Trail of Tears May Lead Scientists To First Diagnostic Test for Rosacea

BARRINGTON, Illinois (June 14, 2006) -- A trail of tears may lead to the first diagnostic test for ocular rosacea, a common and potentially serious condition that may result in reduction of vision if left untreated. In a study of human tears funded by the National Rosacea Society (NRS) and published in Rosacea Review, medical scientists have discovered new clues to identify the eye effects of rosacea, a red-faced, acne-like disorder now estimated to affect 14 million Americans.

"Ocular rosacea is potentially a vision-threatening condition that may be easily missed," said Dr. Mark Mannis, chairman of ophthalmology at the University of California, Davis and one of the study's investigators. "We are excited that our study may ultimately lead to the first diagnostic test that could alert physicians to eye involvement before it grows more serious."

In an NRS survey of 1,780 rosacea patients reporting ocular symptoms, only 27 percent said they had been diagnosed with the condition, suggesting that ocular rosacea may be substantially underdiagnosed. The eyes may be affected in half of all rosacea patients, and typical symptoms may include a watery or bloodshot appearance, dryness, burning or stinging, and visible blood vessels or redness of the eyelid. Left untreated, ocular rosacea can lead to corneal damage and other complications.

In the new study, samples of tears from 16 ocular rosacea patients and 21 individuals without rosacea were collected by Dr. Mannis and colleagues and were analyzed for the presence of oligosaccharides, a type of carbohydrate that may be found in the mucus component of the tear fluid. Oligosaccharides, especially those found in mucus, are known to be sensitive to the biochemical environment, and therefore could be an indicator of disease states.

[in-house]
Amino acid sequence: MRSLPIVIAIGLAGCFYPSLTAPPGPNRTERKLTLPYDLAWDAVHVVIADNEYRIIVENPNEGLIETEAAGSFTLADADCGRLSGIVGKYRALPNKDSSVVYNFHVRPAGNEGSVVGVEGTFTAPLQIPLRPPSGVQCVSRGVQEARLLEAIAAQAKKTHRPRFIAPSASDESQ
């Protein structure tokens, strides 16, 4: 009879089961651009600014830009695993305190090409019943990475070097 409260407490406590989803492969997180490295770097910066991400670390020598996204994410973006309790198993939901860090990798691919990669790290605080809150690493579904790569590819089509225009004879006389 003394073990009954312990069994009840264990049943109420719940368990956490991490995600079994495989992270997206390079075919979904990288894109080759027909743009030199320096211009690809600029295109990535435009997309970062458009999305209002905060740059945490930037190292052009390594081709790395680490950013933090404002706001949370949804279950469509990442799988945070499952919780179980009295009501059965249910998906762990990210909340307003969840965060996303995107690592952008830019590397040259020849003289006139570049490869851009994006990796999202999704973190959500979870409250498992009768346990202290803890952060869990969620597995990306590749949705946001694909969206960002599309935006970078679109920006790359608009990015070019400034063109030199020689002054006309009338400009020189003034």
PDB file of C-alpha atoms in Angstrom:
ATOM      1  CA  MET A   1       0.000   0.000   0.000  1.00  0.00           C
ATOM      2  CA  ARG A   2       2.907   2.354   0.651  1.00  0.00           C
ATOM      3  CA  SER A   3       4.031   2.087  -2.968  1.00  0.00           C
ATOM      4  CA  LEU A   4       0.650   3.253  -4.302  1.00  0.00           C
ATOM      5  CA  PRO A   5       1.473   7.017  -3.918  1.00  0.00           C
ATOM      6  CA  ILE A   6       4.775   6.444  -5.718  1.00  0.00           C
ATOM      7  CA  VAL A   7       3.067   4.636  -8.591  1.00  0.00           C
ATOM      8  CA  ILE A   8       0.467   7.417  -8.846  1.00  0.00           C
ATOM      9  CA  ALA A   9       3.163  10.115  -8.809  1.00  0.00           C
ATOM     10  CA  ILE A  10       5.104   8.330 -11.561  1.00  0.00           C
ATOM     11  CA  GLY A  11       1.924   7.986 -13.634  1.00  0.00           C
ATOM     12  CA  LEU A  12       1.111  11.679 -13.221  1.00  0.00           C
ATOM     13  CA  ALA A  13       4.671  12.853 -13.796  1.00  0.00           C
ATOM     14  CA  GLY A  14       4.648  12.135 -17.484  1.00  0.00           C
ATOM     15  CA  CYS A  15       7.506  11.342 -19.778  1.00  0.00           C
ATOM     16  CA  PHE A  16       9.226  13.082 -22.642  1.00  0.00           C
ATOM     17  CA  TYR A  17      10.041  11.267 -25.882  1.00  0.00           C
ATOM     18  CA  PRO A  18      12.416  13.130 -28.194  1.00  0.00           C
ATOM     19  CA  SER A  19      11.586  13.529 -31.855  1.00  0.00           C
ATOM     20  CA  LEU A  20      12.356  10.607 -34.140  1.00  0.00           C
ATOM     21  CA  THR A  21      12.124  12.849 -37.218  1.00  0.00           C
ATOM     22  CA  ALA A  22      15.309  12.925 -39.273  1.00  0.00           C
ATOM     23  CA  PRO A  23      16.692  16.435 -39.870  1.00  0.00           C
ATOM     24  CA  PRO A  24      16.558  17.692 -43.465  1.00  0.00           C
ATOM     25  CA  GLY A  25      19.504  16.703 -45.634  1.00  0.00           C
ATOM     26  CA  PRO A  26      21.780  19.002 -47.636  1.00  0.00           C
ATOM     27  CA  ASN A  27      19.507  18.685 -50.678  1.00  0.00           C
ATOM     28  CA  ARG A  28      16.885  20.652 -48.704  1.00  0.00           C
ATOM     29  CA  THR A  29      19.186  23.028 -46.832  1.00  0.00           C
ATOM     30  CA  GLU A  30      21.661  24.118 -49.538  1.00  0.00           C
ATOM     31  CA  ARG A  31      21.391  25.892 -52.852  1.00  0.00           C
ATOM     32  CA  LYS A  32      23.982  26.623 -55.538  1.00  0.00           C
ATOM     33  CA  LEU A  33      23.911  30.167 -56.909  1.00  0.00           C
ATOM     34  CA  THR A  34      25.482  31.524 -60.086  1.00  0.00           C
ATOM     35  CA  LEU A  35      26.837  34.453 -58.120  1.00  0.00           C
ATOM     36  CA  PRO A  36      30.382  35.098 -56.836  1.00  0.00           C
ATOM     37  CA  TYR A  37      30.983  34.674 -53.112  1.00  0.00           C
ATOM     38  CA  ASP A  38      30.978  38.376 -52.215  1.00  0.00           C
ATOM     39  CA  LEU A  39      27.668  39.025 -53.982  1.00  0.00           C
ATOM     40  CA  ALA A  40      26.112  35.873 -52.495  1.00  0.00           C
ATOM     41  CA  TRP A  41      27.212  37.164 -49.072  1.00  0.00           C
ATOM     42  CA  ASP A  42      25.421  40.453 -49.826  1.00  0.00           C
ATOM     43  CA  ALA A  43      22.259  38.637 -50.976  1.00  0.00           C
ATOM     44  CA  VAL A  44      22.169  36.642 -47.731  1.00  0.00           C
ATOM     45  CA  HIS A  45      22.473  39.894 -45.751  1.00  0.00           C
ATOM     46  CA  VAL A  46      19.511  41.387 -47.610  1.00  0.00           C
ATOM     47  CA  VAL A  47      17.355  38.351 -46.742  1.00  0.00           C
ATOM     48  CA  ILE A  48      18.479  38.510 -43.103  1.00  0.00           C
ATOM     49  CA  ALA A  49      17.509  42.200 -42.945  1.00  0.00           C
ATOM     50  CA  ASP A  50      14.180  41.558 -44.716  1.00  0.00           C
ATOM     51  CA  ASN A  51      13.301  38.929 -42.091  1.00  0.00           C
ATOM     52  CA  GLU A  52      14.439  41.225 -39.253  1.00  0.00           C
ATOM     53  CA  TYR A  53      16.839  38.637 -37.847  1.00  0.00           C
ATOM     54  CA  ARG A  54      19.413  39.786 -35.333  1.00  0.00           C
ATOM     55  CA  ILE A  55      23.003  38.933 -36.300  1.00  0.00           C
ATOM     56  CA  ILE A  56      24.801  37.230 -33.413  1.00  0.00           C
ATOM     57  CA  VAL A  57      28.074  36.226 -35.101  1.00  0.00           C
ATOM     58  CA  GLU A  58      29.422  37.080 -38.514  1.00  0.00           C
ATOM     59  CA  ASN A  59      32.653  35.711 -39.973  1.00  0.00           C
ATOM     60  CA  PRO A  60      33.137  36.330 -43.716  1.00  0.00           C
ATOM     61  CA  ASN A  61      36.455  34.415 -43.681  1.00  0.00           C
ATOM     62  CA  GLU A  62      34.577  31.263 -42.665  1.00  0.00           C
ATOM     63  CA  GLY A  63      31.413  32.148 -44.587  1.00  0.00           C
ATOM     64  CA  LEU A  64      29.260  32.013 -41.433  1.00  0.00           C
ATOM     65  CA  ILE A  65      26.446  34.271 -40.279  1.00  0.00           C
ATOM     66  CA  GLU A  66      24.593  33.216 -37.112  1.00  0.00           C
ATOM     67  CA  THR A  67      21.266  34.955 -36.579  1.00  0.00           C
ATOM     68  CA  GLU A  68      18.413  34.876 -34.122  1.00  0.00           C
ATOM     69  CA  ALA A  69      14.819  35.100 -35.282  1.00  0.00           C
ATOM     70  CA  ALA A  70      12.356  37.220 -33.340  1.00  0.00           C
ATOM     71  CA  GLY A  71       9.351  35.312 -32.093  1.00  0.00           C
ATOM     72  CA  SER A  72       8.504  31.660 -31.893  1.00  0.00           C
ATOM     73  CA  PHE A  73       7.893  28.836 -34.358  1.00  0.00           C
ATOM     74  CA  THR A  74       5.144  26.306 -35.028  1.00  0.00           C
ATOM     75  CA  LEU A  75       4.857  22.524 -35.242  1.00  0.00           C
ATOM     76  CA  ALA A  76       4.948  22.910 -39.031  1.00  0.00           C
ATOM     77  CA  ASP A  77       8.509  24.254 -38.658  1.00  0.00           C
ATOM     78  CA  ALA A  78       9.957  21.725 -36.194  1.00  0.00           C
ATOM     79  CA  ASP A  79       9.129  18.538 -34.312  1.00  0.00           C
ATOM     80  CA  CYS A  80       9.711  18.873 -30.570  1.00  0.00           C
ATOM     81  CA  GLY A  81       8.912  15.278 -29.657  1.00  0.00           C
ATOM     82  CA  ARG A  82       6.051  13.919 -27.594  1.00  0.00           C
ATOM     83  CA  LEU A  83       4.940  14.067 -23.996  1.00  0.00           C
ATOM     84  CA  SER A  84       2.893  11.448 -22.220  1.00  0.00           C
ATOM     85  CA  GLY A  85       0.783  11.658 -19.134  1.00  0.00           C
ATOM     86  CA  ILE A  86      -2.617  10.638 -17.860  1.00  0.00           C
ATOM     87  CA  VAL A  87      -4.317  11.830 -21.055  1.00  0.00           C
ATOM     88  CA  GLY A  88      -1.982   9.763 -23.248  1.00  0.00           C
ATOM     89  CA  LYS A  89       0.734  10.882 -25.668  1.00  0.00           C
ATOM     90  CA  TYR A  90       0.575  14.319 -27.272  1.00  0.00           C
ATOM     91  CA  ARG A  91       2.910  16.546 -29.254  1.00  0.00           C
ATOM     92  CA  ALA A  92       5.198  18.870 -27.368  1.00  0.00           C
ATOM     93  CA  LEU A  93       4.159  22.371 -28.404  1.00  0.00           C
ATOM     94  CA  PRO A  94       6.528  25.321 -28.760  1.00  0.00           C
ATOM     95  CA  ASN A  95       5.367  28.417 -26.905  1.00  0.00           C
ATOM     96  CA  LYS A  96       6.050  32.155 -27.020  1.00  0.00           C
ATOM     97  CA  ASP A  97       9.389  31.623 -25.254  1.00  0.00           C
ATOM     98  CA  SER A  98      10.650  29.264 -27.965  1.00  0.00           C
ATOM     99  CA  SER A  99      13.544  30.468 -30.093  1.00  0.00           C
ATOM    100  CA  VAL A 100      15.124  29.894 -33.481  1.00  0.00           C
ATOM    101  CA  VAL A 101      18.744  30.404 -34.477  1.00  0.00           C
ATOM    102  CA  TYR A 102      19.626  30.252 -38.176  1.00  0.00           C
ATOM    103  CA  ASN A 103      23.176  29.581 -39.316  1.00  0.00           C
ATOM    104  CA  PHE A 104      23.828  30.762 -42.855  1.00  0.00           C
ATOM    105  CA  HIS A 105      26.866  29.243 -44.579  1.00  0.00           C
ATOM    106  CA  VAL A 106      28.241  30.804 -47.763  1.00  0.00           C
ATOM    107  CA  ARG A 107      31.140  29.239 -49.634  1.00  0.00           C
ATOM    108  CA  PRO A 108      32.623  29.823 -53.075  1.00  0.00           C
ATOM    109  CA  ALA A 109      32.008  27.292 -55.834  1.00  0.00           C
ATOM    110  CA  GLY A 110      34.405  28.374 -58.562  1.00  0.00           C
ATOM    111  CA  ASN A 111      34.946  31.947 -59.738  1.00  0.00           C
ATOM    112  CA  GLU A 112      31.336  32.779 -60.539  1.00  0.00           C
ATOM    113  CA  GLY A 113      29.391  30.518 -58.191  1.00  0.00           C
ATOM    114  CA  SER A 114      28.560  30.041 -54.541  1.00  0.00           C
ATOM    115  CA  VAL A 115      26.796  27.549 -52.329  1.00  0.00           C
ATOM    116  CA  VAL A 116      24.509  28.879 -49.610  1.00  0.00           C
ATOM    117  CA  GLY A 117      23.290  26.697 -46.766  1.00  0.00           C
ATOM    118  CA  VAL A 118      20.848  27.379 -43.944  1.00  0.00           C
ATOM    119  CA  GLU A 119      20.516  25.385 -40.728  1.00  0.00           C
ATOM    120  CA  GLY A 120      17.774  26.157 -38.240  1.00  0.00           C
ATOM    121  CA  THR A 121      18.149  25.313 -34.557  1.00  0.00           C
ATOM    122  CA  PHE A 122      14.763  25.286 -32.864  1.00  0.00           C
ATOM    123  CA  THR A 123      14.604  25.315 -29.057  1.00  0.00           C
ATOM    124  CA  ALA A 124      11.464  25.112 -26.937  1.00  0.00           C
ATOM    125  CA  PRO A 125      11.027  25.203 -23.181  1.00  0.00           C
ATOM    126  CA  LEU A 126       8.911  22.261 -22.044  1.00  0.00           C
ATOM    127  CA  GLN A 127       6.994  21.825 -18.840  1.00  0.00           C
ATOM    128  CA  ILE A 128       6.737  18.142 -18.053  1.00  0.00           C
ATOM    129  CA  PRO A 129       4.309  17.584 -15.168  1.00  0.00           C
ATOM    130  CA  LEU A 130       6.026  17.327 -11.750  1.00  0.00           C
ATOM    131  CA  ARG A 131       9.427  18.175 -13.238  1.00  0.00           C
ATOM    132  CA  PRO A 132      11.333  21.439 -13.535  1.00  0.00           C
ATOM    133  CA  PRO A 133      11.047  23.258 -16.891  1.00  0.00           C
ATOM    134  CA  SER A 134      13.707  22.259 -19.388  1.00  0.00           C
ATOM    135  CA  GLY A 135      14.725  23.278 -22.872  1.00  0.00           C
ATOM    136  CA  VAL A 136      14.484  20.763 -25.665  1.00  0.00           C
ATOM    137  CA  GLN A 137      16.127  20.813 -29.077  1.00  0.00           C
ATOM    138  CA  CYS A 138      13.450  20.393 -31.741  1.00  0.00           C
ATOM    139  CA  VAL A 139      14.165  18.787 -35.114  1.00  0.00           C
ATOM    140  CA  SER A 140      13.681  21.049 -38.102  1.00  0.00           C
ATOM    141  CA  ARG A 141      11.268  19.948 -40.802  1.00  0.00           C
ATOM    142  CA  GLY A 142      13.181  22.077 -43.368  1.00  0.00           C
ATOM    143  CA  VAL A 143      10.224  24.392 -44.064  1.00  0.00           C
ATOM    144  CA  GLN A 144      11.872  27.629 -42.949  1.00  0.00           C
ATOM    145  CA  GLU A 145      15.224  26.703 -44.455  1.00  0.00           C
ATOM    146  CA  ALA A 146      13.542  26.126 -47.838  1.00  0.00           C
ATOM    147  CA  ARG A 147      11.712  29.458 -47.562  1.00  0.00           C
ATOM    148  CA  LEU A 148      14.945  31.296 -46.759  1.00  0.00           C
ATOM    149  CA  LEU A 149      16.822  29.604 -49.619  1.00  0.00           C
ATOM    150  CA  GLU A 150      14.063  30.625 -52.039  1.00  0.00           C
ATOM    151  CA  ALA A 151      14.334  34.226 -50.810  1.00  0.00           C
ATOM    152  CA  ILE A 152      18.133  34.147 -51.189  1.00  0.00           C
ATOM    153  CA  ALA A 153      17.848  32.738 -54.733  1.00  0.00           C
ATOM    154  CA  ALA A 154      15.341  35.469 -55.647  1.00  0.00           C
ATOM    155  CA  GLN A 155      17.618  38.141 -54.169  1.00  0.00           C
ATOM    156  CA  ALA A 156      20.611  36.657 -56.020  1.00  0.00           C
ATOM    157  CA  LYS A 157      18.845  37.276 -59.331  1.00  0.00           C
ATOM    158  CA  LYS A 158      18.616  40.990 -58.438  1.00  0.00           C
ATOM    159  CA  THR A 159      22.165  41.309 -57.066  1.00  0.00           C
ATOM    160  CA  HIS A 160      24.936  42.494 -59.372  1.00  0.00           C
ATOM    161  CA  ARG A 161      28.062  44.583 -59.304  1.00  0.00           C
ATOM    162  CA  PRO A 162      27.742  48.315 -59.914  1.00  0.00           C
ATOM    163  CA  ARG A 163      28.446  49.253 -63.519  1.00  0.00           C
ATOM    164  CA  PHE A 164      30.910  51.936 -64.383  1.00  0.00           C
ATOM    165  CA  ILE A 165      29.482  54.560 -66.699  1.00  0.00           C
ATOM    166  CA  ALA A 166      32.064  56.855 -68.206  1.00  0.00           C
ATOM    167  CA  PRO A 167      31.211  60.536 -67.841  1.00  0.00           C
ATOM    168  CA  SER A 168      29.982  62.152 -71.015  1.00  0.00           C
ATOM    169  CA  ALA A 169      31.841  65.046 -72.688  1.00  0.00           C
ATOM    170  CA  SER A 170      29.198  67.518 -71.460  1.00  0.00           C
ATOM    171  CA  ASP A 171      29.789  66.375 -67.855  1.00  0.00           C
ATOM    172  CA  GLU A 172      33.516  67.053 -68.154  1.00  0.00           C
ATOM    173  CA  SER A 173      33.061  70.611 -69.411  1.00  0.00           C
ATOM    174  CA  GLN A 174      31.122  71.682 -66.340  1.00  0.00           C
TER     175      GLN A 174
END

The researchers discovered that the presence of high levels of oligosaccharides in human tears may be a diagnostic indication of ocular rosacea, and that high levels of 13 particular types of the compound were associated with rosacea and may serve as more specific markers for the disorder. Since a general increase of oligosaccharides may not necessarily be specific to rosacea, they emphasized that the types of oligosaccharides found in greatest abundance in rosacea patients should be evaluated in further research for their specificity as markers for ocular rosacea.

Ocular rosacea often goes undetected because symptoms tend to develop separately from the facial signs of the disorder. Thirty-eight percent of the NRS survey respondents said their eye symptoms developed after the facial symptoms, while 17 percent said they occurred before. Just 15 percent said both eye and facial symptoms appeared at the same time.

"We plan to further investigate which types of oligosaccharides are the best indicators of rosacea in order to achieve even greater accuracy in distinguishing ocular rosacea from normal patients," Dr. Mannis said.

Rosacea is a chronic disorder that primarily affects the cheeks, nose, chin or forehead, and is often characterized by flare-ups and remissions. It typically first appears at any time after age 30 as a flushing or redness that comes and goes.

Over time, the redness becomes ruddier and more persistent, and visible blood vessels may appear. Without treatment, bumps and pimples often develop, and in severe cases, the nose may become swollen and enlarged from excess tissue.

For information and educational materials on rosacea, write the National Rosacea Society, 800 S. Northwest Highway, Suite 200, Barrington, Illinois 60010, or call its toll-free number at 1-888-NO-BLUSH. Information and materials are also available on the society's Web site at, or via e-mail at

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Publication Date: 
Wednesday, June 14, 2006

Press contacts:
Mary Erhard, Emma Terhaar

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The National Rosacea Society is a 501(c)(3) nonprofit organization whose mission is to improve the lives of people with rosacea by raising awareness, providing public health information and supporting medical research on this widespread but little-known disorder. The information the Society provides should not be considered medical advice, nor is it intended to replace

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